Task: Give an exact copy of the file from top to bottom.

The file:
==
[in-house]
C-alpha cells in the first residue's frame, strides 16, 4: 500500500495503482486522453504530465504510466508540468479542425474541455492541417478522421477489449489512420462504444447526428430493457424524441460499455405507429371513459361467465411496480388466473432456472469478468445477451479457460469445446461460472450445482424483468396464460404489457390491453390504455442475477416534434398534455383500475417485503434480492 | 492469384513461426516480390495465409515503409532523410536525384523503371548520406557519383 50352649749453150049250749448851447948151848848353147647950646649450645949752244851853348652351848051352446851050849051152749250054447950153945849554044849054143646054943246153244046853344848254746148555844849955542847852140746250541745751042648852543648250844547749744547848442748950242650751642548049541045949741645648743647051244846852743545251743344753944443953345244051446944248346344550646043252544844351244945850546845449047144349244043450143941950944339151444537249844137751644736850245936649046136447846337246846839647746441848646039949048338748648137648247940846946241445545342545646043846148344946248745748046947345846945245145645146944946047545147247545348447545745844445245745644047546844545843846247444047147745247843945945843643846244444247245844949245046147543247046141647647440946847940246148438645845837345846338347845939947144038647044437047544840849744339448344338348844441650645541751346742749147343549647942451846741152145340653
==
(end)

[in-house]
C-alpha cells in the first residue's frame, strides 16, 4: 500500500495503482486522453504530465504510466508540468479542425474541455492541417478522421477489449489512420462504444447526428430493457424524441460499455405507429371513459361467465411496480388466473432456472469478468445477451479457460469445446461460472450445482424483468396464460404489457390491453390504455442475477416534434398534455383500475417485503434480492 | 492469384513461426516480390495465409515503409532523410536525384523503371548520406557519383 50352649749453150049250749448851447948151848848353147647950646649450645949752244851853348652351848051352446851050849051152749250054447950153945849554044849054143646054943246153244046853344848254746148555844849955542847852140746250541745751042648852543648250844547749744547848442748950242650751642548049541045949741645648743647051244846852743545251743344753944443953345244051446944248346344550646043252544844351244945850546845449047144349244043450143941950944339151444537249844137751644736850245936649046136447846337246846839647746441848646039949048338748648137648247940846946241445545342545646043846148344946248745748046947345846945245145645146944946047545147247545348447545745844445245745644047546844545843846247444047147745247843945945843643846244444247245844949245046147543247046141647647440946847940246148438645845837345846338347845939947144038647044437047544840849744339448344338348844441650645541751346742749147343549647942451846741152145340653